Assembly Passes Bill to Create Two-Year ‘Restorative & Transformative Justice for Youths & Communities Pilot Program’

In an effort to help transform New Jersey’s juvenile justice system, Assembly Democrats Verlina Reynolds-Jackson, Anthony Verrelli, Shanique Speight and Shavonda Sumter sponsor a bill that would establish a two-year “Restorative and Transformative Justice for Youths and Communities Pilot Program” to implement restorative justice and transformative justice practices in our communities. The legislation passed the full Assembly Thursday, 53-21-1.

The pilot program established under the bill (A-4663/S-2924) would aim to help youths avoid initial or repeated involvement with the juvenile justice system by employing restorative and transformative justice approaches. Both approaches emphasize interpersonal resolutions while seeking to implement systemic change.

For example, community members, victims and the youth who harmed them could be brought together to discuss the harmful act and ways to address the root cause or transform the conditions that led to the violence in the first place.

The pilot program would establish restorative justice hubs in four designated municipalities, providing a space within the communities where local conflicts could be resolved through dialogue and families could reconnect and work to rebuild healthy relationships.

Reentry wraparound services provided within these hubs would help youth reintegrate into their communities by providing preventative mentoring, mental health and employment services as well as life skills, housing, education and social support.

The measure appropriates funds for the purpose of enacting this pilot program in the municipalities of Camden, Newark, Paterson and Trenton.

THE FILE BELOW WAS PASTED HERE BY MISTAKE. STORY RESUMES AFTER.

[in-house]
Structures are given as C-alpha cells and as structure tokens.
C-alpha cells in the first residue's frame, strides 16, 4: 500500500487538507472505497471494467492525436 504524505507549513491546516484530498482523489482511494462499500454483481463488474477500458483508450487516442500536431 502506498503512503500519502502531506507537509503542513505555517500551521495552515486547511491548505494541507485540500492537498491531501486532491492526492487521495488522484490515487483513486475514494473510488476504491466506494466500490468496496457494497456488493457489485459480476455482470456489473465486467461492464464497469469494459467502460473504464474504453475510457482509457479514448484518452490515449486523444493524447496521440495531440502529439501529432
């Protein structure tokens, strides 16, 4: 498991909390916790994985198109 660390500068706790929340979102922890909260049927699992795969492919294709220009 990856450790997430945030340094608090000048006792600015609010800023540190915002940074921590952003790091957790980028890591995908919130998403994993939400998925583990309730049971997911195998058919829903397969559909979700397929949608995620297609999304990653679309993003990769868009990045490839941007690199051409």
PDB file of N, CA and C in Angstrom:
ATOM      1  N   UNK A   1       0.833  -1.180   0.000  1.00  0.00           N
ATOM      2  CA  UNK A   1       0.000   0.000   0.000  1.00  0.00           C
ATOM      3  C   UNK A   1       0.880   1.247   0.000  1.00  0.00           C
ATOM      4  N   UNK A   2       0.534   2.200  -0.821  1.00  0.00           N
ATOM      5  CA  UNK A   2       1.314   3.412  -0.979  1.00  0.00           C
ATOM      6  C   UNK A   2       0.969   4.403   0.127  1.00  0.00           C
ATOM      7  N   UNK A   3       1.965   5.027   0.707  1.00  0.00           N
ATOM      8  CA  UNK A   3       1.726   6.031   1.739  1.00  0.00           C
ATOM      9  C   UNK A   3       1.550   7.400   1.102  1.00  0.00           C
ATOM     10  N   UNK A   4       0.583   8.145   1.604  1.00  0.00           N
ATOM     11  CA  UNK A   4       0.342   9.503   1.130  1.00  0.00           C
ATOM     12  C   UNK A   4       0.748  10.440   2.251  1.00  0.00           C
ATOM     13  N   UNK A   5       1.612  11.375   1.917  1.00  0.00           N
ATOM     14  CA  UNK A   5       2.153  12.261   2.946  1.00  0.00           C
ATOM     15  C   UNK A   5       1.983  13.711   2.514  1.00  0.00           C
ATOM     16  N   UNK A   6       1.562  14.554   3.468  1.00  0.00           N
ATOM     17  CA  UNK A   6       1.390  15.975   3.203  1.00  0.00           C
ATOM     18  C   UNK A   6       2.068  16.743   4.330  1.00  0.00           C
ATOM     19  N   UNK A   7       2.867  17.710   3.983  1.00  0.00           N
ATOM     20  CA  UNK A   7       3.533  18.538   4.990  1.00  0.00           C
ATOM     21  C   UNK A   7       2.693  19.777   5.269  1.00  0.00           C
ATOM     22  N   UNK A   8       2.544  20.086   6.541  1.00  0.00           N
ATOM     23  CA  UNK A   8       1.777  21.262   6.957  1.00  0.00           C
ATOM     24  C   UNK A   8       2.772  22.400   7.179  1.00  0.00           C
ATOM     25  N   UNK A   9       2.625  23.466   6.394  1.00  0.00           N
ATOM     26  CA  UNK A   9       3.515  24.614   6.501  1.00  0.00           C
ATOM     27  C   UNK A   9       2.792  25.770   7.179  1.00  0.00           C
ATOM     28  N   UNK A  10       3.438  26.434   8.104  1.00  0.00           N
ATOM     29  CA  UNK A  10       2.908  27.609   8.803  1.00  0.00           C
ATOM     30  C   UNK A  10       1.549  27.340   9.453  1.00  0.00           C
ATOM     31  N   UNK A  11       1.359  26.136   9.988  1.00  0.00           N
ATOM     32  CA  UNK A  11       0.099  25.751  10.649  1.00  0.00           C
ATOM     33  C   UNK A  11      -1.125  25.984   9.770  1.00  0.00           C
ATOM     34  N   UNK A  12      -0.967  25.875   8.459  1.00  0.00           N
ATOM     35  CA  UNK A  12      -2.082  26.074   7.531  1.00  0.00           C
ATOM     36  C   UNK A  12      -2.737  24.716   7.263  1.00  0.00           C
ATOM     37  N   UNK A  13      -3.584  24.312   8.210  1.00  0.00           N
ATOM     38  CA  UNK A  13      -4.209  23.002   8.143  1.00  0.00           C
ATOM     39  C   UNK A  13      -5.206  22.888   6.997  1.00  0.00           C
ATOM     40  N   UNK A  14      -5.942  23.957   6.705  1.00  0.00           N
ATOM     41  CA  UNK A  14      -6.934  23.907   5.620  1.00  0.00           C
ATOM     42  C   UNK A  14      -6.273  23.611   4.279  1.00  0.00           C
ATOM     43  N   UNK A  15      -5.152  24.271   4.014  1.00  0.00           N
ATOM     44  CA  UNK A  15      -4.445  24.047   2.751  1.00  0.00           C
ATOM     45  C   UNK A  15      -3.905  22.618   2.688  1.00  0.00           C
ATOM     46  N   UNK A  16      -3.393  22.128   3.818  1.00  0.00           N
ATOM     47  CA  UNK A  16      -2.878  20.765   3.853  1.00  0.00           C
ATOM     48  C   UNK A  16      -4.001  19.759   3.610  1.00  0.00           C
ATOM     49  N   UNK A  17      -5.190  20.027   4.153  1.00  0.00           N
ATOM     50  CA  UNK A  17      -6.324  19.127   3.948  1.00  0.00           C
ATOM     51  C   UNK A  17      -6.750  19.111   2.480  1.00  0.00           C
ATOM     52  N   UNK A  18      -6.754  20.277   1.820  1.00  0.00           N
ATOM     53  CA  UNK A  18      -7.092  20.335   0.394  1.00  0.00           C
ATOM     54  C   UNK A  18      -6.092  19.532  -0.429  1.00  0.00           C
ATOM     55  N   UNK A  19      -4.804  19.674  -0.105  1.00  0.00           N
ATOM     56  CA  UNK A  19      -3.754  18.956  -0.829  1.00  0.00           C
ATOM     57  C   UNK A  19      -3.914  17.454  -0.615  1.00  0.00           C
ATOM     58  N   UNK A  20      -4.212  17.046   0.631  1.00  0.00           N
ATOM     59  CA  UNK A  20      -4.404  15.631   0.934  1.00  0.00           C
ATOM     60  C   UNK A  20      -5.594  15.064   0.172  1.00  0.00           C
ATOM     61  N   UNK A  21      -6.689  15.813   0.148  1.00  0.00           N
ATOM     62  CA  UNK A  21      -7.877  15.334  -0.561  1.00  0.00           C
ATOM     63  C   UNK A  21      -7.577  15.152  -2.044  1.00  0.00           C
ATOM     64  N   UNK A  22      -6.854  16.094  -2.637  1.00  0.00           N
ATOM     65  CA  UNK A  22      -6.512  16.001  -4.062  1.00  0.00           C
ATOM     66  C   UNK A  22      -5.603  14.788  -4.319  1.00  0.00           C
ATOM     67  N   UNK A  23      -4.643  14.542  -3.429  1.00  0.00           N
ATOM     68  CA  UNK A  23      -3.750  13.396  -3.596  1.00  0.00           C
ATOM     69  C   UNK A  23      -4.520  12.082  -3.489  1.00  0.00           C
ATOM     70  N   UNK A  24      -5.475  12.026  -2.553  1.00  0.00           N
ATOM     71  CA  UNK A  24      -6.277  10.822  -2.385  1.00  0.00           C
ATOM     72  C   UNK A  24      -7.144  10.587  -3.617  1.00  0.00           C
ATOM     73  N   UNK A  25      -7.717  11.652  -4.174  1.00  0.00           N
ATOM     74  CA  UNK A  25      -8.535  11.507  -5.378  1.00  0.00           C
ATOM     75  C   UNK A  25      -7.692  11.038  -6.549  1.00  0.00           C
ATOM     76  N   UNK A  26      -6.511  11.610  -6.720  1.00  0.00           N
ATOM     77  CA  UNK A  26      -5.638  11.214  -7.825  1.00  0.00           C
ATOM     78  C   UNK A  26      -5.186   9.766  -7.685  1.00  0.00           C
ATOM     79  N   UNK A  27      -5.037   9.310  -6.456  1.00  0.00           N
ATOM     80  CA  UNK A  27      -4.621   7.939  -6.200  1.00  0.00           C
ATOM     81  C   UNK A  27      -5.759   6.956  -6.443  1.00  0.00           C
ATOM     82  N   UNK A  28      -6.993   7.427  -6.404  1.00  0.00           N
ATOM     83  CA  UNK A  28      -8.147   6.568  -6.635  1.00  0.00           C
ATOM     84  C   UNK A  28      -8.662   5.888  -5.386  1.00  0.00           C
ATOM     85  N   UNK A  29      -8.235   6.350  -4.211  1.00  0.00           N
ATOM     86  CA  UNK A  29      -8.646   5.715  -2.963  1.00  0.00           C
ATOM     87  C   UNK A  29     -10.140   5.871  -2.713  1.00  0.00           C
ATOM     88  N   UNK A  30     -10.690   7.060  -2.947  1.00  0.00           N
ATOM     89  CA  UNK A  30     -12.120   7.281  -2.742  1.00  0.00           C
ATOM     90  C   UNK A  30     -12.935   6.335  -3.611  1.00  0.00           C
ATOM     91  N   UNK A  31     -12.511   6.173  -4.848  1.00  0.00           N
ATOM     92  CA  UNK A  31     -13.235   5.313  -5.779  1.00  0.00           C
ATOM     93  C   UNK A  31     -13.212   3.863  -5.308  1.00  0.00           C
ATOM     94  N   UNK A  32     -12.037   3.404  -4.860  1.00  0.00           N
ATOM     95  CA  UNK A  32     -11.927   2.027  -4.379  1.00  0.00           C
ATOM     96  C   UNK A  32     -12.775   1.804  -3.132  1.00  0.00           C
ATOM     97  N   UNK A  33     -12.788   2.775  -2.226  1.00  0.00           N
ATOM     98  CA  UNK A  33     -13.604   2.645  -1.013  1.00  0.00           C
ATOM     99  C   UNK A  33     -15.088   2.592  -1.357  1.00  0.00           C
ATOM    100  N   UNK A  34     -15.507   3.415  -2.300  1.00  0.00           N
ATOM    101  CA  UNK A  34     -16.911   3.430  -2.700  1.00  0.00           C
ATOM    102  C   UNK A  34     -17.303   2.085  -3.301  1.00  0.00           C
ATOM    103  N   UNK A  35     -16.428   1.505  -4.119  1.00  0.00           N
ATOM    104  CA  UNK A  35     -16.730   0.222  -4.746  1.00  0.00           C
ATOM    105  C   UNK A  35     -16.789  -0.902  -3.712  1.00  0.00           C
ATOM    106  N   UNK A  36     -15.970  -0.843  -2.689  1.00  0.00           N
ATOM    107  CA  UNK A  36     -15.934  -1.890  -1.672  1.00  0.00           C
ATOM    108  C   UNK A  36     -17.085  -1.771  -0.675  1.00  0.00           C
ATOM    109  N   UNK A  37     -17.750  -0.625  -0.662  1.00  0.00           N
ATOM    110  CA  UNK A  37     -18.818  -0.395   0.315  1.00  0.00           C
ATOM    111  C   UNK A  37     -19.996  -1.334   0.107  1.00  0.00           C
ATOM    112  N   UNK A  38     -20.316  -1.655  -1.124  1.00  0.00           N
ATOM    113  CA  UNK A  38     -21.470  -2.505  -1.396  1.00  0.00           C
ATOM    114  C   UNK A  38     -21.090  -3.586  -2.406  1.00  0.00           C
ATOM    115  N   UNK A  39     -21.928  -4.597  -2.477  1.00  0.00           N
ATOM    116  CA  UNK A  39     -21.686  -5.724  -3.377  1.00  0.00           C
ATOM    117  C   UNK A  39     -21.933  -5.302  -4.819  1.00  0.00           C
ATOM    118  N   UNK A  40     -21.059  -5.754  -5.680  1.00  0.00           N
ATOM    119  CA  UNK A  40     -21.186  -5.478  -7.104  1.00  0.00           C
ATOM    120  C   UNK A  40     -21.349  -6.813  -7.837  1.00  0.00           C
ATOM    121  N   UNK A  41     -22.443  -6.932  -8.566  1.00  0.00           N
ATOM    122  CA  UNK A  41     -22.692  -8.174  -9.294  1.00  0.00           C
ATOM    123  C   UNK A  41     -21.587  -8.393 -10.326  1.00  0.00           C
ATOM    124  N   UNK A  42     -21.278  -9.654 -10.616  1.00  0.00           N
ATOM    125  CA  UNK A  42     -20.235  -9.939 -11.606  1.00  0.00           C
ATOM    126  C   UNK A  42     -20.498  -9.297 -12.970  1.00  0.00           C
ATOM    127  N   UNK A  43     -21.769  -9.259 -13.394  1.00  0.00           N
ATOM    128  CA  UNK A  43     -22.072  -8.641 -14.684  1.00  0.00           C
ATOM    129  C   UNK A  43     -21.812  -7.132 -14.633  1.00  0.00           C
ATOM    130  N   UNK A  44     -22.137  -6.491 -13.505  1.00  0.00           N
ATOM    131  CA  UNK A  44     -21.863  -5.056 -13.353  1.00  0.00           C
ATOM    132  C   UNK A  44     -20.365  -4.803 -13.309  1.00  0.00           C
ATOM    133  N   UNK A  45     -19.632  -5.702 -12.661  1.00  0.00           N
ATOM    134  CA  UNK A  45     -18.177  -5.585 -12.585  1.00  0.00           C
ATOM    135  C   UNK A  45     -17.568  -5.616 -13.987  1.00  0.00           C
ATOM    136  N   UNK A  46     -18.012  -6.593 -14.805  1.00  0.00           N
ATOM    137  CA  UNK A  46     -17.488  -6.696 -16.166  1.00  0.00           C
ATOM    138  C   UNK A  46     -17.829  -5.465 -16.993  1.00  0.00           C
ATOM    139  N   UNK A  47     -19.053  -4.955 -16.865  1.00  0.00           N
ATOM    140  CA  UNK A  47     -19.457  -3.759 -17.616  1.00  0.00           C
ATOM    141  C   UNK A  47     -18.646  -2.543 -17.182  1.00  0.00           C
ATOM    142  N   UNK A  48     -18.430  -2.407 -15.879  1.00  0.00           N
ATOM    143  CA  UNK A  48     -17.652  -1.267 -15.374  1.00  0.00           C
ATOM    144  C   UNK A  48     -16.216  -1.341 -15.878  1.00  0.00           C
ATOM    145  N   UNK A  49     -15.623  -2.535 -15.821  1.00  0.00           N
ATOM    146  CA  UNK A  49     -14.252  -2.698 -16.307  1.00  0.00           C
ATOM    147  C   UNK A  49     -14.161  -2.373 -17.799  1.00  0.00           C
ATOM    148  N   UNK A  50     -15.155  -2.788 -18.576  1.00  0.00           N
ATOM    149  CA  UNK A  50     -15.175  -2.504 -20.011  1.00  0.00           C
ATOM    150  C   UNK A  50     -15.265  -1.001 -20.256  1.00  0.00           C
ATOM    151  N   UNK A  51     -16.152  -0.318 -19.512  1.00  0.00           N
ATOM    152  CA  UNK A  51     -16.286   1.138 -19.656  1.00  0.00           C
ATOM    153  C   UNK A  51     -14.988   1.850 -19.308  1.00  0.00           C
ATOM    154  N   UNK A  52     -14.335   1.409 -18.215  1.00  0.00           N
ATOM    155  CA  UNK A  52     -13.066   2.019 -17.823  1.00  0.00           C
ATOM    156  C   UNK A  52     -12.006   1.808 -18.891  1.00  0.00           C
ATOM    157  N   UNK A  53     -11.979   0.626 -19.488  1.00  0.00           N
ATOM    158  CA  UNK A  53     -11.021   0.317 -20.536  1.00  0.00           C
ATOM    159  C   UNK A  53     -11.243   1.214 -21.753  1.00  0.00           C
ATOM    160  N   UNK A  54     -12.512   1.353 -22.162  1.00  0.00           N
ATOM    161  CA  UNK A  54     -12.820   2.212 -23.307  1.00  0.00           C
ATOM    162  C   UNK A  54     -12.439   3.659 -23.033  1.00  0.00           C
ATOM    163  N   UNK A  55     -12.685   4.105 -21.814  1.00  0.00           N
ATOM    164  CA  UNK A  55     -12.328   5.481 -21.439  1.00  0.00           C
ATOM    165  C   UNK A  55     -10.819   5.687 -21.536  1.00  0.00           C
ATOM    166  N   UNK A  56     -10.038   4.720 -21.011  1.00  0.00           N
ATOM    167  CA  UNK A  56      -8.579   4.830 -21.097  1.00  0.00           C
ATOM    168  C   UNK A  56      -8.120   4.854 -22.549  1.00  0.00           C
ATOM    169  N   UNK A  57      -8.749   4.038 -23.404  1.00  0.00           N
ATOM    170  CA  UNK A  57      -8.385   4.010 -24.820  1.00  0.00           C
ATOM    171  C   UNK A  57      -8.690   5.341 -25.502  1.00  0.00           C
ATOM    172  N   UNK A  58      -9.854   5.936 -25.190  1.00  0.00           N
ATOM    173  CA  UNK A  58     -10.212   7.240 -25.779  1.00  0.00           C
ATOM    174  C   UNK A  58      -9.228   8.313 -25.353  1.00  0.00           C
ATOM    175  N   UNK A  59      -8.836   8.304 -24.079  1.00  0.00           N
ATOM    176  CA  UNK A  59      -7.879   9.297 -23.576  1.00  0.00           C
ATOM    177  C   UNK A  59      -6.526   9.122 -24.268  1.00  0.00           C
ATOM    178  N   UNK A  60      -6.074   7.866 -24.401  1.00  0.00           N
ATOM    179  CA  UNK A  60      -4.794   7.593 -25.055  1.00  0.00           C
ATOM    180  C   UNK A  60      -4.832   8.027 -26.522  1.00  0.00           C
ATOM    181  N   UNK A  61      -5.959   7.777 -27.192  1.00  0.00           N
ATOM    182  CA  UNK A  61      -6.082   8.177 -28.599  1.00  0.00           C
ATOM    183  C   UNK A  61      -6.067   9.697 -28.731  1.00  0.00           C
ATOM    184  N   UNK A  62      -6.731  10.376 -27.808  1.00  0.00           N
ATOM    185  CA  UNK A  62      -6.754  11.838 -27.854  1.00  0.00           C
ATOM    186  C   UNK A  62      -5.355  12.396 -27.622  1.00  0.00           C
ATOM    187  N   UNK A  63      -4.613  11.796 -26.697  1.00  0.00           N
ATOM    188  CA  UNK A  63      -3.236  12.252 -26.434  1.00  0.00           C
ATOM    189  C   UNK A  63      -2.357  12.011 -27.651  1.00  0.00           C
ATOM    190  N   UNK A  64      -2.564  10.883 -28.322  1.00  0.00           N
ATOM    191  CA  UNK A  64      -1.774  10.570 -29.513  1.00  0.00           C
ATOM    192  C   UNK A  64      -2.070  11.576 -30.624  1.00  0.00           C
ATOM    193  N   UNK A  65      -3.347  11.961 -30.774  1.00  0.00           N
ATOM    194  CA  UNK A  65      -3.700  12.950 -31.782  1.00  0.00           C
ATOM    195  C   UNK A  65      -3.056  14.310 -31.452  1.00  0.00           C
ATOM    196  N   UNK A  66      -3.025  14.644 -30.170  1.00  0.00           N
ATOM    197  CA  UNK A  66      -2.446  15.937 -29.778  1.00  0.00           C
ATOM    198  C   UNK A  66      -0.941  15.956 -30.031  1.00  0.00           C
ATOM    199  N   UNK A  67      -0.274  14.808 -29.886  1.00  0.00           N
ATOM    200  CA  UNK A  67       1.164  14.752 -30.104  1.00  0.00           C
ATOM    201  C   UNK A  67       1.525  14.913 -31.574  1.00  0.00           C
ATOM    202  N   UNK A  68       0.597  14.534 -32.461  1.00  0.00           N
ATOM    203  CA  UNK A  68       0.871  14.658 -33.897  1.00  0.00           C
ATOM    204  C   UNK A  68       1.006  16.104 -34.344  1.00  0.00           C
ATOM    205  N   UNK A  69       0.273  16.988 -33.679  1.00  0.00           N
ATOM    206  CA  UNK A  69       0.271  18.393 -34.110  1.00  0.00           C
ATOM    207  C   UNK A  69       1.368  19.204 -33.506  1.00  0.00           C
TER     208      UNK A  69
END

Upon the bill’s passage, Assembly sponsors Reynolds-Jackson, Verrelli (both D-Mercer, Hunterdon), Speight (D-Essex) and Sumter (D-Bergen, Passaic) issued the following joint statement:

“This pilot program will help find new ways to transform our youth justice system during the current public health crisis and beyond. COVID-19’s impact on our communities and the fervent calls for racial equality demand changes in the way our state implements justice. Only once we acknowledge the inequalities and failures of our current system can we begin to find better solutions to the challenges we face.

“Rather than relying on incarceration and punitive measures, New Jersey needs a community-based plan of action that embraces restorative and transformative justice practices. We must place an emphasis on the social and emotional rehabilitation of young people, their families and their community members if we are to succeed in our goal.

“It’s time to look at how we can make real, lasting change in our communities and lift up our young men and women to break the cycle of incarceration and recidivism.”

Having previously passed the full Senate, the bill now heads to the Governor’s desk.